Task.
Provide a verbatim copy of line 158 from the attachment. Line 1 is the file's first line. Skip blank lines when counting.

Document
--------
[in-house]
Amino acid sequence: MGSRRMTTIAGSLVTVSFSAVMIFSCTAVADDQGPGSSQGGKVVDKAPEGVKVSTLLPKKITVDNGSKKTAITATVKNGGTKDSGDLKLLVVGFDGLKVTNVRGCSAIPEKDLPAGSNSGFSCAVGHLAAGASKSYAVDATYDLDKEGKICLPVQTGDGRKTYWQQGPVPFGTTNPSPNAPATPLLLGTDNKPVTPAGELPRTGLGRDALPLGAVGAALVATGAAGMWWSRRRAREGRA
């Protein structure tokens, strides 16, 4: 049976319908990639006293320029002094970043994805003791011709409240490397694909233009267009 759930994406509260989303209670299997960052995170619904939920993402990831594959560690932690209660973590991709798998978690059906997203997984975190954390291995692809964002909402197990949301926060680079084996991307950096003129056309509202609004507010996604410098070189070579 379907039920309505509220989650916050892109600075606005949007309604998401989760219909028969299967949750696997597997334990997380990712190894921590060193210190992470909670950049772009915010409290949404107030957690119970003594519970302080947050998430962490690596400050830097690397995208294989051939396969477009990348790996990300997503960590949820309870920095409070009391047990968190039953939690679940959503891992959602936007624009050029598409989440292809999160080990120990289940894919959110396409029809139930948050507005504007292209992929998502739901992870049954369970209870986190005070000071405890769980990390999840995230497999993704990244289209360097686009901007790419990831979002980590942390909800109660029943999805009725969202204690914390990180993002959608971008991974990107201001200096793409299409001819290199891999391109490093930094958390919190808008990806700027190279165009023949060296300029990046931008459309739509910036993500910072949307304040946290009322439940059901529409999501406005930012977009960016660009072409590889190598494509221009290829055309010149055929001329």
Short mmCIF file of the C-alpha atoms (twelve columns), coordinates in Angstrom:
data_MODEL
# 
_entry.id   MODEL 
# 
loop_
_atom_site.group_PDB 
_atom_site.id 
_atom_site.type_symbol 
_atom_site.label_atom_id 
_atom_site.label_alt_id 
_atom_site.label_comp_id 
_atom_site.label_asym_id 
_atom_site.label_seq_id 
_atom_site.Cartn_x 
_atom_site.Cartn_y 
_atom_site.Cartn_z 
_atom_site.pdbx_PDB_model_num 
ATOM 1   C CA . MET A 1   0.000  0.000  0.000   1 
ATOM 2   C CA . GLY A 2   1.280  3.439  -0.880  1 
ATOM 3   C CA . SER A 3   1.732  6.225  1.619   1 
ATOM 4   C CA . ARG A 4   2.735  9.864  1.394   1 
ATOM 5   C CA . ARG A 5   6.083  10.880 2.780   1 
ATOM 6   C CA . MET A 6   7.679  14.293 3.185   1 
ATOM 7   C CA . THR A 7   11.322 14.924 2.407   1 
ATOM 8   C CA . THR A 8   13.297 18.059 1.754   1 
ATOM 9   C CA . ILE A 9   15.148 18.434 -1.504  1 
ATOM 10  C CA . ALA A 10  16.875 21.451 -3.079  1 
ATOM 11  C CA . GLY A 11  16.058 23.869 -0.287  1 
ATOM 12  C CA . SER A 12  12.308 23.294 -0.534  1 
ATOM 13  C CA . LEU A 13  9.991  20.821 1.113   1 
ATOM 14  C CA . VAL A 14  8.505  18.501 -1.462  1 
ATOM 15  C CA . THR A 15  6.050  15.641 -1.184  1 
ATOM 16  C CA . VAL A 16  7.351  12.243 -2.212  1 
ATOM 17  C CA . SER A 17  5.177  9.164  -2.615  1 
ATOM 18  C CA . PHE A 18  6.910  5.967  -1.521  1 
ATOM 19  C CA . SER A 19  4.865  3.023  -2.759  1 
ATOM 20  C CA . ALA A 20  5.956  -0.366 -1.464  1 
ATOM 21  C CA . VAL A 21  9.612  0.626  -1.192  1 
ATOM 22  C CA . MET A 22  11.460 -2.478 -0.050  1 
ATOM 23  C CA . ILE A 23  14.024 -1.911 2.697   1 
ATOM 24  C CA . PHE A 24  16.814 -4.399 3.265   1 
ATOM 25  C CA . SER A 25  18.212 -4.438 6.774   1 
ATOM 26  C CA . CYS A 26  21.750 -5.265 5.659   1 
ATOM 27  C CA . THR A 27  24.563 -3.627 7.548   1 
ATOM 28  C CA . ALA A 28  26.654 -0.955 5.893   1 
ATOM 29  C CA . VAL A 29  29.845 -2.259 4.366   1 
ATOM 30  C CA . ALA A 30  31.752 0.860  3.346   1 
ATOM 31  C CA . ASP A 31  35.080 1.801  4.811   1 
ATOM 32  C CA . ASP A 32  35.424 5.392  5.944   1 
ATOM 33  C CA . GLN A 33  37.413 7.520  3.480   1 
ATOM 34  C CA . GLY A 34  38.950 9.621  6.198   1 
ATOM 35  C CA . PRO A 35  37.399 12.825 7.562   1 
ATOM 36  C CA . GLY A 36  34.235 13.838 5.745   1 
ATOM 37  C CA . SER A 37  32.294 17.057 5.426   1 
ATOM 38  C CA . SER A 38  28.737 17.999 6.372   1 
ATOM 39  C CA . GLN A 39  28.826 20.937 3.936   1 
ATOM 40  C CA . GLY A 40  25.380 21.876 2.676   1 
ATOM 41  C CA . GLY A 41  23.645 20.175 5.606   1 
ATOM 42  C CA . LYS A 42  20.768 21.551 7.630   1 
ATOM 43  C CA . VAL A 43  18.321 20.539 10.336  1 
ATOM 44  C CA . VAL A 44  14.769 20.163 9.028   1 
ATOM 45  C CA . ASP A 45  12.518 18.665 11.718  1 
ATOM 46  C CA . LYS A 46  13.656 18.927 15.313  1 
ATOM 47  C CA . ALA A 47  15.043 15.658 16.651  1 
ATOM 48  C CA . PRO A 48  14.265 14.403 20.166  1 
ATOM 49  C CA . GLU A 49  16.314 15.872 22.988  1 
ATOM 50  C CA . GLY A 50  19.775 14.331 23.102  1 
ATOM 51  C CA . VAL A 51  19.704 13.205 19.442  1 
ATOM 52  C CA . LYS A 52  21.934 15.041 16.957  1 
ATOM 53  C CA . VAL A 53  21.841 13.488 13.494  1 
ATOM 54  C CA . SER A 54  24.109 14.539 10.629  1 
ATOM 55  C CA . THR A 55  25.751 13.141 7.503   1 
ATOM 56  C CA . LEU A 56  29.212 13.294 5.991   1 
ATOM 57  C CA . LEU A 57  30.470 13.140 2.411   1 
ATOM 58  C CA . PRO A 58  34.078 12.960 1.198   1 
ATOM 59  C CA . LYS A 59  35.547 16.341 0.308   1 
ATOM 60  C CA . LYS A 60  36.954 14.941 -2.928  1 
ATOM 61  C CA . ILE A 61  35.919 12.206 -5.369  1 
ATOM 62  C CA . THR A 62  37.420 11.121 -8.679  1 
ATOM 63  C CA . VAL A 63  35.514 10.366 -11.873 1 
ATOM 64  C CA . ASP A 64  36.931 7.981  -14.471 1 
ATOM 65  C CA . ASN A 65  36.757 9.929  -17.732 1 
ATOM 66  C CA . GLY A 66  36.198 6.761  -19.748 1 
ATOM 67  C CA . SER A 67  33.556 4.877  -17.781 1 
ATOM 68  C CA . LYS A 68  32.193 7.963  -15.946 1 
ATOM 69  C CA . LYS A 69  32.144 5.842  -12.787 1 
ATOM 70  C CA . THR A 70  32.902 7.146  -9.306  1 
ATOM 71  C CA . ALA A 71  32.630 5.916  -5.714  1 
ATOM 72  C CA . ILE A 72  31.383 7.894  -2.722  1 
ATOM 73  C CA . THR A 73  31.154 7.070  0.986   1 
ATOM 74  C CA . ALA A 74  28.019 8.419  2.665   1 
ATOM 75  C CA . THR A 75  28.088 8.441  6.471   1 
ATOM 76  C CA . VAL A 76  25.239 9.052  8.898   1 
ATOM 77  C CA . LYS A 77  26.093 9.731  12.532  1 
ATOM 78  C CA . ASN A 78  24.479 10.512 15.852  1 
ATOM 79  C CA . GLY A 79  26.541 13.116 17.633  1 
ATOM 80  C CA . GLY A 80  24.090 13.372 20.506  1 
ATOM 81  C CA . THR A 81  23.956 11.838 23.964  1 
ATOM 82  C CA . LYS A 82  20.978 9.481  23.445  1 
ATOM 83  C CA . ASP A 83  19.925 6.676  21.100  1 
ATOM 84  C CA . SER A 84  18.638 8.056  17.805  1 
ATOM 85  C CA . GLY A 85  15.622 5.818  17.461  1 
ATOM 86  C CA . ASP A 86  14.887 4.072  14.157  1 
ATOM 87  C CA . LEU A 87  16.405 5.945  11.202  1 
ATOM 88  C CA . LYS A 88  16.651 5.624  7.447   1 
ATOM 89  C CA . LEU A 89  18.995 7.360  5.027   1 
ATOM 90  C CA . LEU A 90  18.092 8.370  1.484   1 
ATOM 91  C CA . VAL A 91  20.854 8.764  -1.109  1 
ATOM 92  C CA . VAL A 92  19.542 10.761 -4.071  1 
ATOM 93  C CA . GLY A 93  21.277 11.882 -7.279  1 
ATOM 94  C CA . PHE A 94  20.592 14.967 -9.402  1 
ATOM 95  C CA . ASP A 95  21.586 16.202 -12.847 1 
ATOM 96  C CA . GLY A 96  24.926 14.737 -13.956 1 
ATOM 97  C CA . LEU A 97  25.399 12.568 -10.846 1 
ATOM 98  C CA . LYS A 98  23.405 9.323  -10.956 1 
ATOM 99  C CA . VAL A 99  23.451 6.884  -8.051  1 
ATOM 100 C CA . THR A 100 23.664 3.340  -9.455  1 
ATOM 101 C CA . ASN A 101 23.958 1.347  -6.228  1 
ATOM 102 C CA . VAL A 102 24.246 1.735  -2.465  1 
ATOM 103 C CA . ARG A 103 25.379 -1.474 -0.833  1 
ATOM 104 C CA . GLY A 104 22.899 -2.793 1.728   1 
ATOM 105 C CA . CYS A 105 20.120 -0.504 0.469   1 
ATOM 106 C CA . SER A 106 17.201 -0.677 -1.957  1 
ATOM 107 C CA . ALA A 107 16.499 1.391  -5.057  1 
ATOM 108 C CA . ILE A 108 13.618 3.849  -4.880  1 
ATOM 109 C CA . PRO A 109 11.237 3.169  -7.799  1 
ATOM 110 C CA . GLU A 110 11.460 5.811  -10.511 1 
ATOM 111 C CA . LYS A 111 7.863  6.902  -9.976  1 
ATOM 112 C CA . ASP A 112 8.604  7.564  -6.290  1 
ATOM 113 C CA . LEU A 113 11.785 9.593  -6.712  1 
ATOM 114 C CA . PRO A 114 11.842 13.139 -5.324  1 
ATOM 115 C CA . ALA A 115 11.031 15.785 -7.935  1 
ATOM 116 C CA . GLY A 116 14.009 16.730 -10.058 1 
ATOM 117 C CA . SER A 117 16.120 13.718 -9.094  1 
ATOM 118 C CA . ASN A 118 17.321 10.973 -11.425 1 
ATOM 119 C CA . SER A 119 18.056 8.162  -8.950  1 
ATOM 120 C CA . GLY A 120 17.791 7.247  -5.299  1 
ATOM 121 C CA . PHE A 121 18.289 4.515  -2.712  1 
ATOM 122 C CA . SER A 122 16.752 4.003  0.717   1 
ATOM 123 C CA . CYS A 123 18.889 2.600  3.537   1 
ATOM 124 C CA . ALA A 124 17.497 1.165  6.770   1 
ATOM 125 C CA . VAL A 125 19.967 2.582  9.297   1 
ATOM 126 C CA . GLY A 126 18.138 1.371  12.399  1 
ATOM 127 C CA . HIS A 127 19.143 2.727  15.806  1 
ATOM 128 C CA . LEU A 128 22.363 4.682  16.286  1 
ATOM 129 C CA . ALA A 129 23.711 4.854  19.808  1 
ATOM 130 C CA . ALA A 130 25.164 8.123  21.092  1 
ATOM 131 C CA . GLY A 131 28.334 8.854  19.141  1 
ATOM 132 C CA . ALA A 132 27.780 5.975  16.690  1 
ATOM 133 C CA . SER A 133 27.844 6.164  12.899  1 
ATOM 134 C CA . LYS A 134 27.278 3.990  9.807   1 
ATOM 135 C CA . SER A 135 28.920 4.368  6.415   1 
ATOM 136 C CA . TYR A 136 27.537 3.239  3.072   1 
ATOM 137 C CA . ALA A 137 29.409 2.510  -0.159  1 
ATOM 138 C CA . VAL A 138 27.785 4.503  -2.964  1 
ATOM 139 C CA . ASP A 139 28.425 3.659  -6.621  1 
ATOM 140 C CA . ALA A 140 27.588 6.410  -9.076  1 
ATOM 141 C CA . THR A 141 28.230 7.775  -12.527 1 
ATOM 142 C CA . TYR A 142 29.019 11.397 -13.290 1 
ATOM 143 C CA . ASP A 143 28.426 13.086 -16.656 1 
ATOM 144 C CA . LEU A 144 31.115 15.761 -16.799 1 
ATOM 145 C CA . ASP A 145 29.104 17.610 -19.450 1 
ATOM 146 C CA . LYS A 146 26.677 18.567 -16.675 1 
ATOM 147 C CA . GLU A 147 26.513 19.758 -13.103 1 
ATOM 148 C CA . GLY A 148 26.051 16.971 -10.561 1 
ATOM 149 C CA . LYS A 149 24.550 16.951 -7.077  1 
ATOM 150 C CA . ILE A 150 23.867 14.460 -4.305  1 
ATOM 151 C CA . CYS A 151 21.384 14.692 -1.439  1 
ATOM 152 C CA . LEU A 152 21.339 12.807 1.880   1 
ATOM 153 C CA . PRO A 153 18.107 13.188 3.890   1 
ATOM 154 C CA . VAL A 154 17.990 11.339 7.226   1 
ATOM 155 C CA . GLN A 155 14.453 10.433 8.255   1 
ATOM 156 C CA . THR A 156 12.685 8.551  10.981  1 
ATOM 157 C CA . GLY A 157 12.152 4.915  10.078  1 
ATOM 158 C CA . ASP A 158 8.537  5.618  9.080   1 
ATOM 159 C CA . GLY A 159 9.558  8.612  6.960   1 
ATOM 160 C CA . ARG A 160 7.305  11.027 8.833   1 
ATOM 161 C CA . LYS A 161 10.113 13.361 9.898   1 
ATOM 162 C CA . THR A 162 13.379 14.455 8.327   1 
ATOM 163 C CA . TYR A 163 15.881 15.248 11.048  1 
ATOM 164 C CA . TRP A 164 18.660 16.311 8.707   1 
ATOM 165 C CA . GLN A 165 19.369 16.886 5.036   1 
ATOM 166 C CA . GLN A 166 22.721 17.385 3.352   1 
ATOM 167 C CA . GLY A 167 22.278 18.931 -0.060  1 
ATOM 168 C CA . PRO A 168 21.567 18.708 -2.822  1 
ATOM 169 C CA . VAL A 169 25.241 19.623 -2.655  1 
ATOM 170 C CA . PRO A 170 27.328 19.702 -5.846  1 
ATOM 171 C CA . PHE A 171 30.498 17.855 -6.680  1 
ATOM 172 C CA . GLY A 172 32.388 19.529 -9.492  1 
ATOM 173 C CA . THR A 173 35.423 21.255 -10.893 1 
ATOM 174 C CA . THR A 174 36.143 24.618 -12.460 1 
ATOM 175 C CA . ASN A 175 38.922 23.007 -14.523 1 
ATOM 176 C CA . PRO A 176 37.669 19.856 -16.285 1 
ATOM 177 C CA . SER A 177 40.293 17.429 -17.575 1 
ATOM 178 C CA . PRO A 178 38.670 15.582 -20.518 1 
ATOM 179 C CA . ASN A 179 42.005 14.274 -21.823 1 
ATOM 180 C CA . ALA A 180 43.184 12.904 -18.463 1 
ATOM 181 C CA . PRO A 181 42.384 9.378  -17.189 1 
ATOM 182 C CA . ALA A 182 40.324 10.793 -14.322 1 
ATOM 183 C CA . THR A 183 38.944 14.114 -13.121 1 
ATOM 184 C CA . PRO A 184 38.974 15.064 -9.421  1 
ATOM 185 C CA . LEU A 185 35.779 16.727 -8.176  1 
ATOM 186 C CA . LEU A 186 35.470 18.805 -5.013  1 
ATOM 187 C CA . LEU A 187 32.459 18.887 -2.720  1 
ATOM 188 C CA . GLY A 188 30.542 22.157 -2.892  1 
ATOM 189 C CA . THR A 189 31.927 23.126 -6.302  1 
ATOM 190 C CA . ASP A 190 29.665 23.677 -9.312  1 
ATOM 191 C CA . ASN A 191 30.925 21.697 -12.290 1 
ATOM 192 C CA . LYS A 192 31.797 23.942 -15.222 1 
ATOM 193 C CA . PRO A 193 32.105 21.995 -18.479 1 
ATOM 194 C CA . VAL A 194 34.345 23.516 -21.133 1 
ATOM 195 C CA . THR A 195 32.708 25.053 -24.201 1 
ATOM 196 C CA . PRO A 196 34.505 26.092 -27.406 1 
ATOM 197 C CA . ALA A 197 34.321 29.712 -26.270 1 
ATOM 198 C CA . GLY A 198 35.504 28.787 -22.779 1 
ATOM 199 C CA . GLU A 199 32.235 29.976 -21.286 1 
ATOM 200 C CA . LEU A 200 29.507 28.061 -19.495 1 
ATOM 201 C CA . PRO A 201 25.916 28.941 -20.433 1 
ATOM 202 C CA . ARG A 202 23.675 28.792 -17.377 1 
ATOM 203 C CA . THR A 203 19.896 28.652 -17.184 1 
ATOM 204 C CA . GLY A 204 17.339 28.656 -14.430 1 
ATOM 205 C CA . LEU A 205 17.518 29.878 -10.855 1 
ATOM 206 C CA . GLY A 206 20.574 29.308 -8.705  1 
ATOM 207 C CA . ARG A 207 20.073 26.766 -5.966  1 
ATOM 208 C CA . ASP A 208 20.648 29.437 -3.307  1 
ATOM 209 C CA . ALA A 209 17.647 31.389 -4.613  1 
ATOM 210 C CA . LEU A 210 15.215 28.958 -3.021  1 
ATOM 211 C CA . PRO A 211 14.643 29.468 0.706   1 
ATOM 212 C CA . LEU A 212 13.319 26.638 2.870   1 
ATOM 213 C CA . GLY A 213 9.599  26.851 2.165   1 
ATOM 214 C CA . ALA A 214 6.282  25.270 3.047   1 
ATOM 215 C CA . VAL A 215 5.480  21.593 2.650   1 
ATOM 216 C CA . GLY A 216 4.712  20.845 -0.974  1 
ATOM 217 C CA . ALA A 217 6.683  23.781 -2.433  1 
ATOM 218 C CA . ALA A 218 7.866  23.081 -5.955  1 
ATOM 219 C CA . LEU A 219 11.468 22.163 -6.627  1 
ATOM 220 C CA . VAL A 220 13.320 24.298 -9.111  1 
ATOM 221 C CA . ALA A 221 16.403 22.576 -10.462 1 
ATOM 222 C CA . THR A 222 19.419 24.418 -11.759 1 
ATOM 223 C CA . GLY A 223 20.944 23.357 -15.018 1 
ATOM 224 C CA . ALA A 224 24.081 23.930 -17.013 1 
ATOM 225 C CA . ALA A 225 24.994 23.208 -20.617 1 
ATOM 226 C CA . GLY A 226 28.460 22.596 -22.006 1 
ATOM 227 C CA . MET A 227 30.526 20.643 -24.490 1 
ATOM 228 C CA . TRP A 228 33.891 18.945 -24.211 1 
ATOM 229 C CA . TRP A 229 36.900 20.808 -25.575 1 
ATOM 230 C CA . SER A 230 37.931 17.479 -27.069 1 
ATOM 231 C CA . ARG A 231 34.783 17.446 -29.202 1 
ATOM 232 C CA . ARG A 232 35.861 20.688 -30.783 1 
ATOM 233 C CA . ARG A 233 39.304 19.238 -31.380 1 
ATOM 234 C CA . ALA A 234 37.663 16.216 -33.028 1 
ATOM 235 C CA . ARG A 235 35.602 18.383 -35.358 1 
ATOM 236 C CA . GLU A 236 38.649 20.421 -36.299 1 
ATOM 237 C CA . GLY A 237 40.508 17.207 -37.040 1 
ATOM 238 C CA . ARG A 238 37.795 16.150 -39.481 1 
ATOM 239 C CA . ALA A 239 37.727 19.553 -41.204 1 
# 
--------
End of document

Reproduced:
ATOM 137 C CA . ALA A 137 29.409 2.510  -0.159  1 